I’m a part of other’s memories, Before the wings of time begin to soar.
This video is in the eyes of an ex lover who was obviously, a photographer photographing someone he love(s/d). The main character plays through my different aspects and personalities, and fortunately, the actress may be the one person who knows me better than I know myself.
The final video poem was created after consideration of feedback from the first two: “layer more sounds to make it more interesting;” “stick with similar situations, and create deeper connections between scenes.”
There are four distinctive pieces and to keep them different, I found contrasting sounds that would be special to only each scene alongside combining both diegetic and non-diegetic sounds to add extra layers. For example, in kitchen scene, since the window is open, I added bird sounds; foreign morning news; the kettle; her footsteps; background music.
I am highly fascinated by and have almost followed continuity editing, religiously. As soon as I knew this project was no longer still videos, I wanted to experiment with different combinations of angles for a singular scene. I contemplated a longer and more detailed video as I had done a ridiculously high number of angle shots but Etienne had said, “If your company or boss requests you make a video with a time limit of one minute, it’s best you do just that.” Also, I focused more on editing as it is evidently more important to correctly assemble shots as opposed to just taking good shots.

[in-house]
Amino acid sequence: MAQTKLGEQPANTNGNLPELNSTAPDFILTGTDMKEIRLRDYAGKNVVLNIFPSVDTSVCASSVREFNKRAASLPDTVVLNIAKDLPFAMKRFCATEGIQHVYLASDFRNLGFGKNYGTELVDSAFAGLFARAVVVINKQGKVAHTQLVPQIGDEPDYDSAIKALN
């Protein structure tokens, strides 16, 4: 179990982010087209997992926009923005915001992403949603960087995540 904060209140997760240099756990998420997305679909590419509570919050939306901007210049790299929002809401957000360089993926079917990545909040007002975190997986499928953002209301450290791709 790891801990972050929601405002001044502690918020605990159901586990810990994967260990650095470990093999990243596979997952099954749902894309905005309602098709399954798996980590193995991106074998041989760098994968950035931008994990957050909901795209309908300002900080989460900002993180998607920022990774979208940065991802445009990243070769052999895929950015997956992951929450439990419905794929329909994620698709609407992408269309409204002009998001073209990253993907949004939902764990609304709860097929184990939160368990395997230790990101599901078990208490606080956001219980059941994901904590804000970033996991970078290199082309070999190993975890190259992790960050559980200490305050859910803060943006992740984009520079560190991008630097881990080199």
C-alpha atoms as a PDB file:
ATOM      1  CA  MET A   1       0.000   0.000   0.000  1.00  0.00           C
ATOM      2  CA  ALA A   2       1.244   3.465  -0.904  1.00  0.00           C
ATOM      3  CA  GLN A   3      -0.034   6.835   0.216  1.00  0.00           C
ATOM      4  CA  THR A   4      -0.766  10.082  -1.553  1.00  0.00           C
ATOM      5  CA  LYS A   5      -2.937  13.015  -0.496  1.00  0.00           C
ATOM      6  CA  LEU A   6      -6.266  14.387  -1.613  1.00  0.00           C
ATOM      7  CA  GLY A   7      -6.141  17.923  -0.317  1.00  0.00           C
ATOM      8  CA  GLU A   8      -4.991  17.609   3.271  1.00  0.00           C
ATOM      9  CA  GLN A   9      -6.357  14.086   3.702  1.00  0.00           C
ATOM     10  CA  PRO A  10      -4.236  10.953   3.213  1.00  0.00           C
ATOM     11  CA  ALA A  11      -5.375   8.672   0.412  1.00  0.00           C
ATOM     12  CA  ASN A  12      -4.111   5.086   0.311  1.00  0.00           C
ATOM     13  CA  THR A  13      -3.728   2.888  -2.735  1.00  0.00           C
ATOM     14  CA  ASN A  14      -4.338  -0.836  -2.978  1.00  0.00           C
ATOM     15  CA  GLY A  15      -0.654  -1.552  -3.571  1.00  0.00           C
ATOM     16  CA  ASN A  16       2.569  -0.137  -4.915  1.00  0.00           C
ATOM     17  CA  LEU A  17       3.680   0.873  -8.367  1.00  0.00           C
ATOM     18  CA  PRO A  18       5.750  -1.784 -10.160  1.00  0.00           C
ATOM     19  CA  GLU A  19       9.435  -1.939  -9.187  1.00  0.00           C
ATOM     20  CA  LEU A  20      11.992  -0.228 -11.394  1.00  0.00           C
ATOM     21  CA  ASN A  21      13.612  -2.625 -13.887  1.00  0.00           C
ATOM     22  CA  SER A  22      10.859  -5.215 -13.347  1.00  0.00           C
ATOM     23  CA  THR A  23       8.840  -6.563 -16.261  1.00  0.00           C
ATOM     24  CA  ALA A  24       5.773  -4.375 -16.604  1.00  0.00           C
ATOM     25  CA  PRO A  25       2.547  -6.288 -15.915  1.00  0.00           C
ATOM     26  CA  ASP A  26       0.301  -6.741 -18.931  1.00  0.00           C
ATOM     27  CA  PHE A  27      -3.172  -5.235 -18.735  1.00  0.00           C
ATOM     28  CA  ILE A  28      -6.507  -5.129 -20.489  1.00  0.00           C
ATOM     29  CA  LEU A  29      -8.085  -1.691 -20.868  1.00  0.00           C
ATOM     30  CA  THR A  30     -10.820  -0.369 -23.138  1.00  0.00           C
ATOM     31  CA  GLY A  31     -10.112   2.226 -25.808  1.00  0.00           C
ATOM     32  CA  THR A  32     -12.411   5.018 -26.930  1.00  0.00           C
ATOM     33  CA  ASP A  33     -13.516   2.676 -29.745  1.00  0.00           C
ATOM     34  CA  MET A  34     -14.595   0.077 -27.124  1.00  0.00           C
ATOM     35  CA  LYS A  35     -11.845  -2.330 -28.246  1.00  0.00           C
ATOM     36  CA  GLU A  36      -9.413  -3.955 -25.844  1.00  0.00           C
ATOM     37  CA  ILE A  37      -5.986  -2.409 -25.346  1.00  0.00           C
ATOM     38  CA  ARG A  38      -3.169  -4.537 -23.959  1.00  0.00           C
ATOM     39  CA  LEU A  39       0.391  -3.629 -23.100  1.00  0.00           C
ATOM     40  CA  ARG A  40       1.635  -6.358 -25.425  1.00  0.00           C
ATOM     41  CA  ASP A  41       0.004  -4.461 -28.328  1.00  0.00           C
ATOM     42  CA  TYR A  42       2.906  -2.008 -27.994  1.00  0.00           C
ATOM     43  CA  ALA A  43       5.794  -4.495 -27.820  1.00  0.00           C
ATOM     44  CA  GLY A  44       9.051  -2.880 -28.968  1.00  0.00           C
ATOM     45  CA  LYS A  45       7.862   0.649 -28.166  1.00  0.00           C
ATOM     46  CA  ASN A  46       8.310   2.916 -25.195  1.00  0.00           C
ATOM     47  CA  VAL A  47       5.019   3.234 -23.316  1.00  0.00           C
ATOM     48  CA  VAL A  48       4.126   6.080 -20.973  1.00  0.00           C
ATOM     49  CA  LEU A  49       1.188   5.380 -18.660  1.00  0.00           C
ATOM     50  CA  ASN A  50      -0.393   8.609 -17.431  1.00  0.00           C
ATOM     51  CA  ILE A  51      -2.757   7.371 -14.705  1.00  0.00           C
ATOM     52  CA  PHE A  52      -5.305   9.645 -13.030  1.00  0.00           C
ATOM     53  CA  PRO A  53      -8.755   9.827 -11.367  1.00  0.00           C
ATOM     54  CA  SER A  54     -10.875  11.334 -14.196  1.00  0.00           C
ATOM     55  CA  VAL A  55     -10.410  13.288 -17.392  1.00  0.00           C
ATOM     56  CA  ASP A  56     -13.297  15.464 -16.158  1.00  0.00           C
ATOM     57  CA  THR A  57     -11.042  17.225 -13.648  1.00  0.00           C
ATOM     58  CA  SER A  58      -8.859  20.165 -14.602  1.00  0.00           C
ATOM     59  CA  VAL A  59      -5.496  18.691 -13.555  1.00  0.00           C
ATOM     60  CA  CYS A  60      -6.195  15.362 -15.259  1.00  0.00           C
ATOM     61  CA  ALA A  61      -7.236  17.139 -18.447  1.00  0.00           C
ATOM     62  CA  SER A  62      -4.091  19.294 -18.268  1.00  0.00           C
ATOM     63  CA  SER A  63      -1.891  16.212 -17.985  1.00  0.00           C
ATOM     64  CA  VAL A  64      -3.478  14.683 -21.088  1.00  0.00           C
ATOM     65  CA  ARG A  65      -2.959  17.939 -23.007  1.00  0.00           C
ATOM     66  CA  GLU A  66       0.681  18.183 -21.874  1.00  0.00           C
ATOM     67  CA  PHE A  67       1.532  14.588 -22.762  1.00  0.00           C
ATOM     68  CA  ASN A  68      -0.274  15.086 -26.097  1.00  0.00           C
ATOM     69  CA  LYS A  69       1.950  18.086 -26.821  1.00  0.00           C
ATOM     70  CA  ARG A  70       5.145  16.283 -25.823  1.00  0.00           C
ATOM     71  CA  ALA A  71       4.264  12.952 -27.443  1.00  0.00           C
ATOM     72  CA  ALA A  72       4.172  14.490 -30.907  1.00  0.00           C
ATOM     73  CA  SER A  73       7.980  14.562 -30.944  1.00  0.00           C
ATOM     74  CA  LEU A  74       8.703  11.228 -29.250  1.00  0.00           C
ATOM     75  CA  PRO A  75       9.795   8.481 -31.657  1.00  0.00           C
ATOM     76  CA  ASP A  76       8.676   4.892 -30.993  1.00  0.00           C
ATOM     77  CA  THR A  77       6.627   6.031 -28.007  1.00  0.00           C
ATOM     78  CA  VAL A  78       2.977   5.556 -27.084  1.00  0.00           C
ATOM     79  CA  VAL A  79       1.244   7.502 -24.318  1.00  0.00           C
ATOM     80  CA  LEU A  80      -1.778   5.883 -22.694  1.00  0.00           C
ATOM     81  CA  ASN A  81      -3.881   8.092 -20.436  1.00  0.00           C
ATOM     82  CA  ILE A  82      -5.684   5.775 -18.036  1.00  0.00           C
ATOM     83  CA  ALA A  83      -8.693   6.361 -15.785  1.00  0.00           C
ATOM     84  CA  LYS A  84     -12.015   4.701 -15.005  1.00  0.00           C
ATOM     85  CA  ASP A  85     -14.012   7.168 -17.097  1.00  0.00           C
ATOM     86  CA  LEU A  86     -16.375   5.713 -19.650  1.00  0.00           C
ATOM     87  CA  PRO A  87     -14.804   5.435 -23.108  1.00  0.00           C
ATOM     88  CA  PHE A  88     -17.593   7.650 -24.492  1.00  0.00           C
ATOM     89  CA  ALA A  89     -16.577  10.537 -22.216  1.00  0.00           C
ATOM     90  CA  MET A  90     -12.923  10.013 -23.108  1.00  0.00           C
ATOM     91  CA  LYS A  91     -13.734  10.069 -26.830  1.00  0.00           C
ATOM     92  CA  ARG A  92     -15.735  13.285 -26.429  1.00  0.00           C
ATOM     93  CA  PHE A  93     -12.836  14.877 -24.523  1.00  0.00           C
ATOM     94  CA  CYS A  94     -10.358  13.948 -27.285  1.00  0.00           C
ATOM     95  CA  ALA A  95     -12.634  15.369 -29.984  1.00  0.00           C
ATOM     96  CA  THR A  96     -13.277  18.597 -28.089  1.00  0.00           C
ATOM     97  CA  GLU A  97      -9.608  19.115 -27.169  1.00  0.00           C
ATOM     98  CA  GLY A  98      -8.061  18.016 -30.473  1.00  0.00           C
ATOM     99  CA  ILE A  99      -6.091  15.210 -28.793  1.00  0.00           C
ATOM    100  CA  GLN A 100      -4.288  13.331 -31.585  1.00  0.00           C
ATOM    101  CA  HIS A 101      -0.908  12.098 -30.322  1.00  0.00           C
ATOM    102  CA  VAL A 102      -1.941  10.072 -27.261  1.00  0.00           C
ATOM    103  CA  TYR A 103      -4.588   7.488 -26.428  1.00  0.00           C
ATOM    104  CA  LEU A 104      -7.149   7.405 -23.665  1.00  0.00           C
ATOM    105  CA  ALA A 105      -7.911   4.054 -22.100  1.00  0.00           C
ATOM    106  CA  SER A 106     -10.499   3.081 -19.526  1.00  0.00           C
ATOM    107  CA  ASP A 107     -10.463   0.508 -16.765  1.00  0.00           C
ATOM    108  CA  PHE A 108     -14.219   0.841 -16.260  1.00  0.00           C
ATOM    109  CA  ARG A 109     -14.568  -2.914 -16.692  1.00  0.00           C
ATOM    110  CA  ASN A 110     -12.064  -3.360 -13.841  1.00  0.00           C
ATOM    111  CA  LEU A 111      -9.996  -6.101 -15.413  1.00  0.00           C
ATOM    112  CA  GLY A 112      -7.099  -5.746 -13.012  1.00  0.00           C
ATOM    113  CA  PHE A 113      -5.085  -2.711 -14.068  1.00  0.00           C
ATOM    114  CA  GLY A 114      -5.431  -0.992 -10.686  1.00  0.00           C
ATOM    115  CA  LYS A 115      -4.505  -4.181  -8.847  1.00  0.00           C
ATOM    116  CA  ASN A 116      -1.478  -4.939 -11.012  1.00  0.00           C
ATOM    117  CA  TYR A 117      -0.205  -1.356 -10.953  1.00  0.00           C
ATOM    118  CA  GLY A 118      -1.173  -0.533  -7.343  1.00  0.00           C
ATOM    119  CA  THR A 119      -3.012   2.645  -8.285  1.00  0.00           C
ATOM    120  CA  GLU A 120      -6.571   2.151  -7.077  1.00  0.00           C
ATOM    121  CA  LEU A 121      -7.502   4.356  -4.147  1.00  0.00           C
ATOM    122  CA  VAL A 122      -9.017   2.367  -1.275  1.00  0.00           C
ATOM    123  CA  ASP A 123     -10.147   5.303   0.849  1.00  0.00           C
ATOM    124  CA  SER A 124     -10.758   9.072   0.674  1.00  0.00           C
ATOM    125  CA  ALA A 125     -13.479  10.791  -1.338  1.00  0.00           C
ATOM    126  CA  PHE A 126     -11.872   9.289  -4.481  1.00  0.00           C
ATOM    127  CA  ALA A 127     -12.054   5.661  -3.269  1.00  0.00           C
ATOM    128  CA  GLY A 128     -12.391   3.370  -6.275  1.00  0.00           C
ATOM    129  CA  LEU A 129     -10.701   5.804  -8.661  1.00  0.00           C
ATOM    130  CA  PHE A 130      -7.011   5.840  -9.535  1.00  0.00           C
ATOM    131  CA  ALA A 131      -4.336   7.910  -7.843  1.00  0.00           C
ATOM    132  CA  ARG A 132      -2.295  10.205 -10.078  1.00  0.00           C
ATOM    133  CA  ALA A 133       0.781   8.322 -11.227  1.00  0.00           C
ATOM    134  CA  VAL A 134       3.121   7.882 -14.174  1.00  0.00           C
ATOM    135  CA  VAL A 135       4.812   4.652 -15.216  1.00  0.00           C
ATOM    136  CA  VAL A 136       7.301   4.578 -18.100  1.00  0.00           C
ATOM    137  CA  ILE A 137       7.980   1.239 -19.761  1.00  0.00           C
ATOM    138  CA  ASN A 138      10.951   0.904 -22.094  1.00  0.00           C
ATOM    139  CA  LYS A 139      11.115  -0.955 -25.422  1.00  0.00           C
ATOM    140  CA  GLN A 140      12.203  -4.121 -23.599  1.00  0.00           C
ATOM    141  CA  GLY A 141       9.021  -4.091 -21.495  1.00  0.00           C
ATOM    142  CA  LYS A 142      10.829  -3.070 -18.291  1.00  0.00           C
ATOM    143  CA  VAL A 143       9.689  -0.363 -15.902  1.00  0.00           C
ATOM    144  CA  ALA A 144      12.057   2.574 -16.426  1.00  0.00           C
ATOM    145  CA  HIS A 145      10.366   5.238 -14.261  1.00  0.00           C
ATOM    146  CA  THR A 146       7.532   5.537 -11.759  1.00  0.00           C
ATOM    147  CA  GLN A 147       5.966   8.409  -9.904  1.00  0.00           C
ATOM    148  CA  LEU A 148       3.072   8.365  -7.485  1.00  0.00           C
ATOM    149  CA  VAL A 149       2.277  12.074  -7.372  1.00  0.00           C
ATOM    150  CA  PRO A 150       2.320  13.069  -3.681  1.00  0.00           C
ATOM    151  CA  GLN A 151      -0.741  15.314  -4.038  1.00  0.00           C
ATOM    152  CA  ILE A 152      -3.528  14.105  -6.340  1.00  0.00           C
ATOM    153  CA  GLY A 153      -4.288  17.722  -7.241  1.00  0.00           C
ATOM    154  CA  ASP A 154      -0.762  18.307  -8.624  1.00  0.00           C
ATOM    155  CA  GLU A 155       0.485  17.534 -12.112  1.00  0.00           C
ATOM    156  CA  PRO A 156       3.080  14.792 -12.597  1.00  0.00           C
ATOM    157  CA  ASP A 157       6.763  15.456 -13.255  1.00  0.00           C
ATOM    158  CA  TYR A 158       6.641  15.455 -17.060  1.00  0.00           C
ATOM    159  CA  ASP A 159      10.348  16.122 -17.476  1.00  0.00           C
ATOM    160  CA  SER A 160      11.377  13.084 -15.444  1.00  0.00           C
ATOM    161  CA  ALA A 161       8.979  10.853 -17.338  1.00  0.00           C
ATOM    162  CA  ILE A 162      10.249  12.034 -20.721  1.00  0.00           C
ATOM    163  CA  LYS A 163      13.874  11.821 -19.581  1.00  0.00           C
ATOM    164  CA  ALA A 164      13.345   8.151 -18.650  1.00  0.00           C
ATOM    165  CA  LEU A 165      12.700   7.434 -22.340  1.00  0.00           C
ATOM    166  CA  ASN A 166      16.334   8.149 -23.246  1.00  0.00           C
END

Filmography and audio, combined, were to give the audience a sense of understanding and empathy – an emotional reaction through the more symbollic scenes. The disparate 4 pieces is individually, a collection of prose and together, a short story. It is the integration of two ideologies: ‘behind the photographer’s eyes’ and ‘I’m part of other’s memories before the wings of time begin to soar.’
Lately, I’ve been trying to learn a little bit more about video production.
Above is video of me trying to learn about using different angles of video to create a coherent sequence. It is very simple and just aims to try and get as much interaction with angles as I could.
Here is another video that me and Claire edited and put together after the whole class had collaborated to produce a 1 minute scene, through multiple cameras in different angles and one director to lead.
This experience made me realise that the ability to manipulate the existing videos through edit is what truly produces a consistent storyline. Still, it’s good to have multiple angles to work with!
In this week’s tutorial, our class attempted to copy a scene exactly from a movie. It was hard for us as we chose a scene of a girl and a boy flirting and we were only girls. It was also hard as we couldn’t add in the train or subway driving past so we had to be creative with the materials we had around us.
Instead of compassing a general and mainstream approach of finding noise and making art out of it, I let my second creation be one of modernity and personality. It tells a story. With voice, music, physical interaction with objects and the sounds of the environment.